Platform newsletter august 2012

22 August 2012

Dear All,

We have new findings on Shell’s security spending in the Niger Delta based on data that was leaked to us, and we’re shortly publishing a much-anticipated travel book on the Baku-Tiblisi-Ceyhan pipeline. We’re also hiring for TWO permanent positions in the office – an oil and human rights campaigner, and a coordinator for the Shake! project on young people, arts, media, race and power. You can find all the info below.

Data leak reveals Shell’s deep financial links to human rights abusers in Nigeria

Shell spent at least $383 million on security in Nigeria between 2007 and 2009, according to company data leaked to Platform. The data is analysed in our new briefing, Dirty Work: Shell’s security spending in Nigeria and beyond and covers three bloody years of conflict in the Delta between 2007 and 2009. It reveals Shell’s deep financial links to human rights abusers in the Niger Delta, including soldiers, militants and other armed groups who perpetrated human rights abuses during this period.

Our briefing was also covered in a front page story in the Guardian that you can read here and we also supplied them with an interactive data map here. You can also see Ben Amunwa from Platform giving a great interview about the findings on Al Jazeera here.

Our friends at the online action site for corporate accountability, Sum Of Us, have launched an e-action demanding that Shell stop funding armed conflict and human rights abuses in Nigeria. Please feel free to add your name to their action.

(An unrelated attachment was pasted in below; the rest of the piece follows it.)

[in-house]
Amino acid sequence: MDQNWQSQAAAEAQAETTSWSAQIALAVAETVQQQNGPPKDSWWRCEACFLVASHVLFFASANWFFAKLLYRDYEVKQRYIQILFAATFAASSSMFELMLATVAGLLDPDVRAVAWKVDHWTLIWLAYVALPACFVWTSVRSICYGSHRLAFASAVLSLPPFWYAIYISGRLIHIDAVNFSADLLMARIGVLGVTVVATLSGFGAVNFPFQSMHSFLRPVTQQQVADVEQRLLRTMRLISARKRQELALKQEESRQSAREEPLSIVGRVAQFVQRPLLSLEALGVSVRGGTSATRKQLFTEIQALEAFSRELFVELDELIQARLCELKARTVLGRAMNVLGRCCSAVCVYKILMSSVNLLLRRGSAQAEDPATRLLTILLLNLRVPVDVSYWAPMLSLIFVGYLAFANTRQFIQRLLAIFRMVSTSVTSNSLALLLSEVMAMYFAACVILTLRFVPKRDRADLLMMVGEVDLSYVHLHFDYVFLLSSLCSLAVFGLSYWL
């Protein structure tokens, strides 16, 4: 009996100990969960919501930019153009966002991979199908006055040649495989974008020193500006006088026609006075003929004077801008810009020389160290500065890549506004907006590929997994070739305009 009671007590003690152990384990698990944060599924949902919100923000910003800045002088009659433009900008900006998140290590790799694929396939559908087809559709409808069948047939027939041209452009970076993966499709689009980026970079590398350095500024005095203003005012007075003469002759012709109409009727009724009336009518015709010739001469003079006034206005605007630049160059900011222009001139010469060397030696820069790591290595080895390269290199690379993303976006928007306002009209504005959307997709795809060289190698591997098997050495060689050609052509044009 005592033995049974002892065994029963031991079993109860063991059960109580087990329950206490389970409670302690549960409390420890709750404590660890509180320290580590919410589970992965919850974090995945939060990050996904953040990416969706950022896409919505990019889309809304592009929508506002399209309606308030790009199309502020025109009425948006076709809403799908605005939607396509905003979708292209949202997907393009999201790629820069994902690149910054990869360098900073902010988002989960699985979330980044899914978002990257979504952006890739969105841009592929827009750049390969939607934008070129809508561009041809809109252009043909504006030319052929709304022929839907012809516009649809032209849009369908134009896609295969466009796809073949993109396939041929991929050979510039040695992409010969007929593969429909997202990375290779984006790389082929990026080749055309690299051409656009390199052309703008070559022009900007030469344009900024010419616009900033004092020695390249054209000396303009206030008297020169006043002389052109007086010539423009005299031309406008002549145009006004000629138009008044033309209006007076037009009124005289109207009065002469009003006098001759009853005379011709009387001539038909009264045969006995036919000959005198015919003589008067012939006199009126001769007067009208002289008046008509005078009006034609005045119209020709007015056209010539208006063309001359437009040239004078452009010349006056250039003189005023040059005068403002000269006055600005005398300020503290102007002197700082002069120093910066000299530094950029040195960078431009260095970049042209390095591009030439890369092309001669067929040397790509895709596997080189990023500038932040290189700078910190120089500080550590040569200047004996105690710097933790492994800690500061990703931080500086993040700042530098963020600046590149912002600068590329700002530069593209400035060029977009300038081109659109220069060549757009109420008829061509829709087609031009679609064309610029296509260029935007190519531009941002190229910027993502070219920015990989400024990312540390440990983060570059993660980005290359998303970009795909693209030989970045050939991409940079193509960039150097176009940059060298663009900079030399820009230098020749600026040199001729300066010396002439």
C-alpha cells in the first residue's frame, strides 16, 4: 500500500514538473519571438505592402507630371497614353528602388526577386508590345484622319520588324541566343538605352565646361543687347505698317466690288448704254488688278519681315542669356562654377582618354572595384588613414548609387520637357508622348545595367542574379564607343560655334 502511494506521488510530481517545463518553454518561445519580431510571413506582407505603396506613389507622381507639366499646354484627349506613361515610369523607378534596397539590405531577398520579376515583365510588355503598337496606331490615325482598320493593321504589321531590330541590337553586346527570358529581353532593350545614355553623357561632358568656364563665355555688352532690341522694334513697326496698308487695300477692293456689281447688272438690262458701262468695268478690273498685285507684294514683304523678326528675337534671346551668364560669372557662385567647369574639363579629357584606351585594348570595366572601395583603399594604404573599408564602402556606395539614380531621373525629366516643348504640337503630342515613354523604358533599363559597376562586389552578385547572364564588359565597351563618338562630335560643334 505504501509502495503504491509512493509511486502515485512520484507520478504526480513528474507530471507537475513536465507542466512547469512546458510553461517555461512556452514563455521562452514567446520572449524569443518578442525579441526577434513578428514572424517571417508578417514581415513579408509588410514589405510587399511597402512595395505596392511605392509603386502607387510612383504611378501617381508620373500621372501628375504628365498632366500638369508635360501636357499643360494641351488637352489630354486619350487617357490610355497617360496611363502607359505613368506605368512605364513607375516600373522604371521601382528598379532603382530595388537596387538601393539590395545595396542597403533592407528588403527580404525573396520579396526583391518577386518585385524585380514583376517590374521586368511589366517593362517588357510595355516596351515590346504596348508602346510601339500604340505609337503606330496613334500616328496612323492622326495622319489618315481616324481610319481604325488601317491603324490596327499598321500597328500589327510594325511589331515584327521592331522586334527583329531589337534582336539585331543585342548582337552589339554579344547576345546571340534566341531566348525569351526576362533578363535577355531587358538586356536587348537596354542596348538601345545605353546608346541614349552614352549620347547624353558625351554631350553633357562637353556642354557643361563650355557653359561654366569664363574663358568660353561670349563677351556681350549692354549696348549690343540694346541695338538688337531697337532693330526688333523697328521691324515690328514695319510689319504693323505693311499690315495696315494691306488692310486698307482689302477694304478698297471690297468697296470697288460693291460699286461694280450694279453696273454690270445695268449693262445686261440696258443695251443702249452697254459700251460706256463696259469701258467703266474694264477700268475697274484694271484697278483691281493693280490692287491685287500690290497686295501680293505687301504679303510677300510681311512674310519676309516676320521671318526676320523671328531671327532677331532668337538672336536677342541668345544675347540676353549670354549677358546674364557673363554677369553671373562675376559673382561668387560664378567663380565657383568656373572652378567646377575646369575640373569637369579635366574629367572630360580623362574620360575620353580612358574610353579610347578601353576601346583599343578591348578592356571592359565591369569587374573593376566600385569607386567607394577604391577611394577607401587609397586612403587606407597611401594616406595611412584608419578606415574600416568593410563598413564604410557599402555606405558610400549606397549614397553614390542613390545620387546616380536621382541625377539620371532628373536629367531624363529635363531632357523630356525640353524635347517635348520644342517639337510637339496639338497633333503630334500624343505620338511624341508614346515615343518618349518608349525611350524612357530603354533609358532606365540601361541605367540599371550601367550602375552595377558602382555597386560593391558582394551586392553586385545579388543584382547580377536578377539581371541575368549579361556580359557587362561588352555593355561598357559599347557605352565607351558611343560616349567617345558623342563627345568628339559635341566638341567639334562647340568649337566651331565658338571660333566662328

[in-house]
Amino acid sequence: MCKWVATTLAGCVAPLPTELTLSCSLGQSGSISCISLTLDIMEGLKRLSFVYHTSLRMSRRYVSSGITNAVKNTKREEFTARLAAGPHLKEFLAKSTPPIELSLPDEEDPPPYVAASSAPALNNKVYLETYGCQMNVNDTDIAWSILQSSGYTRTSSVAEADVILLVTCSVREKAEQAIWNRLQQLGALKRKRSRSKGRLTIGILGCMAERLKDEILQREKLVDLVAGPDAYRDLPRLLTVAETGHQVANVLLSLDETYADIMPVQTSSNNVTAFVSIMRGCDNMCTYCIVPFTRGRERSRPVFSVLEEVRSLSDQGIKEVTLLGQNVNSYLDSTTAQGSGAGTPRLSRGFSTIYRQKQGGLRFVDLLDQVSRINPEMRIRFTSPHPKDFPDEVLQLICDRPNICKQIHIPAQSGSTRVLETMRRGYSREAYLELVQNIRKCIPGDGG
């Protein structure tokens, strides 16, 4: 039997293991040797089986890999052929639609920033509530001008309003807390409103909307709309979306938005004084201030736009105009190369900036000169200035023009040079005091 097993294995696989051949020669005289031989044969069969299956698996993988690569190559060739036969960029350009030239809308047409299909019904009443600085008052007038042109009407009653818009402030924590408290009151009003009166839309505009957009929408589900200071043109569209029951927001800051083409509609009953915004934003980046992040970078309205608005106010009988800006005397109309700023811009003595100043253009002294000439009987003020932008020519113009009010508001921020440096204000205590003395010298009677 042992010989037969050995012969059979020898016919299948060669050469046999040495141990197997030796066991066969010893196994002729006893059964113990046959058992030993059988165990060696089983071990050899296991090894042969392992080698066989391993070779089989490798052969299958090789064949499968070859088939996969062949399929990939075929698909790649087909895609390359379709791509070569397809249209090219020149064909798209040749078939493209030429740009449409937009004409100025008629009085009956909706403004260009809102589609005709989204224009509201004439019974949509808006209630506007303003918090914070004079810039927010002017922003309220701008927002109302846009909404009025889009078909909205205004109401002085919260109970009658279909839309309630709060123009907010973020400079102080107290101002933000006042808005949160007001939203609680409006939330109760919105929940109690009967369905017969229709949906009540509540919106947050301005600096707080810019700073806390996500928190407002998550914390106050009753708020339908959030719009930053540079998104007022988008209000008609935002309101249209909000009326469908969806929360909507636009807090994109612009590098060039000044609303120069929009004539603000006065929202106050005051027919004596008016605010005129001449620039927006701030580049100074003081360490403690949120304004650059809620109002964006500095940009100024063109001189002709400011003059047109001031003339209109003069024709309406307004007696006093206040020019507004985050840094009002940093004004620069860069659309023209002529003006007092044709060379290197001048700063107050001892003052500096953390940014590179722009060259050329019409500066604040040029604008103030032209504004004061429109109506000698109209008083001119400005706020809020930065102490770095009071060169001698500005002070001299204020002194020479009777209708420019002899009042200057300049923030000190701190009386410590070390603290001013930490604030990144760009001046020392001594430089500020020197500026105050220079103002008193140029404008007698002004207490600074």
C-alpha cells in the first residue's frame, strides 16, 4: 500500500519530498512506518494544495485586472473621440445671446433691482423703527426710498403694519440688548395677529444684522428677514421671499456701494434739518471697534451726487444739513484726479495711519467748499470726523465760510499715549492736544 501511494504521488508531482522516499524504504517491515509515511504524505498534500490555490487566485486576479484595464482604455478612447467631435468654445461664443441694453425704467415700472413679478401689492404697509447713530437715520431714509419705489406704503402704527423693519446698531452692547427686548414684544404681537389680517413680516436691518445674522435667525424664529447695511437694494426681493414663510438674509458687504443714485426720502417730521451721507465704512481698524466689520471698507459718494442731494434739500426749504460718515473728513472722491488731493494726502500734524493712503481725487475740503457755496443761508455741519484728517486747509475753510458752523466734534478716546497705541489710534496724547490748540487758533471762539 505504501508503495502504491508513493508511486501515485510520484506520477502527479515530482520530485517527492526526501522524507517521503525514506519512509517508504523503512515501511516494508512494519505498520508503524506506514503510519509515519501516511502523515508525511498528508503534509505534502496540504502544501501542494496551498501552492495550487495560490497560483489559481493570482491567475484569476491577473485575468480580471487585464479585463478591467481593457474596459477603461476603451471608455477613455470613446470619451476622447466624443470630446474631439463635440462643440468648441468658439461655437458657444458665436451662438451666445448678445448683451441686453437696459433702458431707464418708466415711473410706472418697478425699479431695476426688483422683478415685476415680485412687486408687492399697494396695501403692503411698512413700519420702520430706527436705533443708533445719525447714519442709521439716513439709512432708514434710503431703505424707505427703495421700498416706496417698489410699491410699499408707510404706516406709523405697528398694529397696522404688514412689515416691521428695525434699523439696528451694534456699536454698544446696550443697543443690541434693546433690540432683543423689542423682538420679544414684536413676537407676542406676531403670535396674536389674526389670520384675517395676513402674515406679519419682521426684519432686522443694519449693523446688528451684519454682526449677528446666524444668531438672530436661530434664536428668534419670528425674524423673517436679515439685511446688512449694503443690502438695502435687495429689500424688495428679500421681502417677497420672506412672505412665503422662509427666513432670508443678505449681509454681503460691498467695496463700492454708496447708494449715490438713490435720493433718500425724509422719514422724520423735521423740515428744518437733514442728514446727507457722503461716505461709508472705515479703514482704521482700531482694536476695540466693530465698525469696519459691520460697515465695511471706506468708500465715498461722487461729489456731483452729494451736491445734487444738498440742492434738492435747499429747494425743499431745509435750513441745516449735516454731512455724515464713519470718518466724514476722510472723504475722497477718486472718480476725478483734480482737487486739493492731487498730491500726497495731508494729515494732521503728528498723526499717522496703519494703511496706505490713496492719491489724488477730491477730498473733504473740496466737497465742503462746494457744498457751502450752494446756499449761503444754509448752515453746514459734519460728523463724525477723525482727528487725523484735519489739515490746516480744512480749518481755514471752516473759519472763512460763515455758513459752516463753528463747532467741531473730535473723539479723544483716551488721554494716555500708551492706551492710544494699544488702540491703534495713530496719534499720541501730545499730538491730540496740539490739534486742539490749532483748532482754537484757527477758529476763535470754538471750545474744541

The Oil Road: Journeys from the Caspian Sea to the City of London

In a unique journey from the oil fields of the Caspian to the refineries and financial centres of Northern Europe, James Marriott and Mika Minio-Paluello track the concealed routes along which flows the lifeblood of our economy. The stupendous wealth of Azerbaijani crude has long inspired dreams of a world remade. From the revolutionary Futurism of the capital, Baku, in the 1920s to the unblinking Capitalism of modern London, the drive to control oil reserves – and hence people and events – has shattered environments and shaped societies.

The Oil Road is published in September, buy it here for a special pre-publish price of £10 – £5 cheaper than on Amazon.

This autumn Emma Hughes and James Marriott will be touring a workshop that uses #TheOilRoad to explore how the drive to control oil reserves – and hence people and events – has shattered environments and shaped societies and how we can change direction. If you can help hosting or arranging an event, please email us.

Platform is hiring

We’re looking to hire not one, but two positions. Please share this info with anyone who you think might be interested and help us find some really great people! The deadline for both sets of applicants is 6.00pm Friday the 14th September.